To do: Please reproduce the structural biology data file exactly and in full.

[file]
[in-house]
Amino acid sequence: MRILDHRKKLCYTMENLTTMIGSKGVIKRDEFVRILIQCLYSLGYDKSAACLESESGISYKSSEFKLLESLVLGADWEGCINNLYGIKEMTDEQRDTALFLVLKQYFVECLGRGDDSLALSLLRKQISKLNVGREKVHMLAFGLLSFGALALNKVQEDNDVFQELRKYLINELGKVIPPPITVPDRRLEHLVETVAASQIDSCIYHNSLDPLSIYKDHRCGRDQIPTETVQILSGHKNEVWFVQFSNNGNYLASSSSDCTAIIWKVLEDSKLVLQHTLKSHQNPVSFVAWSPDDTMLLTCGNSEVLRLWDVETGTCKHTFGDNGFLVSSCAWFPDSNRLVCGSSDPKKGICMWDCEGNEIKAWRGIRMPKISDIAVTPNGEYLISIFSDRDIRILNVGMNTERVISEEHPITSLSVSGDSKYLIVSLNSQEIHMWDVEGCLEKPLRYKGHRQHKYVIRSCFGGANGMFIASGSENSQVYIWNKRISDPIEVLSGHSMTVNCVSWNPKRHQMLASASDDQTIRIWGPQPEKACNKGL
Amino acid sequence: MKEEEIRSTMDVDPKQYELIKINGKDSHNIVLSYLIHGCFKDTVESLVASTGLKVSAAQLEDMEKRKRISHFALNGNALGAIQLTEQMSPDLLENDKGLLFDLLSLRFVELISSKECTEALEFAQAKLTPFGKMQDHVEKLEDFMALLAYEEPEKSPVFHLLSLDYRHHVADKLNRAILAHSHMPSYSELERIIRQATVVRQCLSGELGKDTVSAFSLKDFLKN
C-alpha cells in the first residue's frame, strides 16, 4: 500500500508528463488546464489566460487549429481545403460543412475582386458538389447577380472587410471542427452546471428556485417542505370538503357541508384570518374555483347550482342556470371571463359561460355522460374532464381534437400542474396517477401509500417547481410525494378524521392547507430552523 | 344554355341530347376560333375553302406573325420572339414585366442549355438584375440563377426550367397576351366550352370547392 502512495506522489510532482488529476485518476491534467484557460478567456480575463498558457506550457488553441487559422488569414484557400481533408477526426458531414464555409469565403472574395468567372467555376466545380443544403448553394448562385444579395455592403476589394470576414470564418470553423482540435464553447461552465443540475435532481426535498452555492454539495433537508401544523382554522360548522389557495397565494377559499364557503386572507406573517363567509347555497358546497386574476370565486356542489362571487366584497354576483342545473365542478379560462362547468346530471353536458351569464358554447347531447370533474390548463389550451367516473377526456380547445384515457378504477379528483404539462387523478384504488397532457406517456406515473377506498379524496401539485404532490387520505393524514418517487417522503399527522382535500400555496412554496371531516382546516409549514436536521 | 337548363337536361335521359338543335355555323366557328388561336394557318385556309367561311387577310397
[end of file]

[in-house]
Amino acid sequence: MRILDHRKKLCYTMENLTTMIGSKGVIKRDEFVRILIQCLYSLGYDKSAACLESESGISYKSSEFKLLESLVLGADWEGCINNLYGIKEMTDEQRDTALFLVLKQYFVECLGRGDDSLALSLLRKQISKLNVGREKVHMLAFGLLSFGALALNKVQEDNDVFQELRKYLINELGKVIPPPITVPDRRLEHLVETVAASQIDSCIYHNSLDPLSIYKDHRCGRDQIPTETVQILSGHKNEVWFVQFSNNGNYLASSSSDCTAIIWKVLEDSKLVLQHTLKSHQNPVSFVAWSPDDTMLLTCGNSEVLRLWDVETGTCKHTFGDNGFLVSSCAWFPDSNRLVCGSSDPKKGICMWDCEGNEIKAWRGIRMPKISDIAVTPNGEYLISIFSDRDIRILNVGMNTERVISEEHPITSLSVSGDSKYLIVSLNSQEIHMWDVEGCLEKPLRYKGHRQHKYVIRSCFGGANGMFIASGSENSQVYIWNKRISDPIEVLSGHSMTVNCVSWNPKRHQMLASASDDQTIRIWGPQPEKACNKGL
Amino acid sequence: MKEEEIRSTMDVDPKQYELIKINGKDSHNIVLSYLIHGCFKDTVESLVASTGLKVSAAQLEDMEKRKRISHFALNGNALGAIQLTEQMSPDLLENDKGLLFDLLSLRFVELISSKECTEALEFAQAKLTPFGKMQDHVEKLEDFMALLAYEEPEKSPVFHLLSLDYRHHVADKLNRAILAHSHMPSYSELERIIRQATVVRQCLSGELGKDTVSAFSLKDFLKN
C-alpha cells in the first residue's frame, strides 16, 4: 500500500508528463488546464489566460487549429481545403460543412475582386458538389447577380472587410471542427452546471428556485417542505370538503357541508384570518374555483347550482342556470371571463359561460355522460374532464381534437400542474396517477401509500417547481410525494378524521392547507430552523 | 344554355341530347376560333375553302406573325420572339414585366442549355438584375440563377426550367397576351366550352370547392 502512495506522489510532482488529476485518476491534467484557460478567456480575463498558457506550457488553441487559422488569414484557400481533408477526426458531414464555409469565403472574395468567372467555376466545380443544403448553394448562385444579395455592403476589394470576414470564418470553423482540435464553447461552465443540475435532481426535498452555492454539495433537508401544523382554522360548522389557495397565494377559499364557503386572507406573517363567509347555497358546497386574476370565486356542489362571487366584497354576483342545473365542478379560462362547468346530471353536458351569464358554447347531447370533474390548463389550451367516473377526456380547445384515457378504477379528483404539462387523478384504488397532457406517456406515473377506498379524496401539485404532490387520505393524514418517487417522503399527522382535500400555496412554496371531516382546516409549514436536521 | 337548363337536361335521359338543335355555323366557328388561336394557318385556309367561311387577310397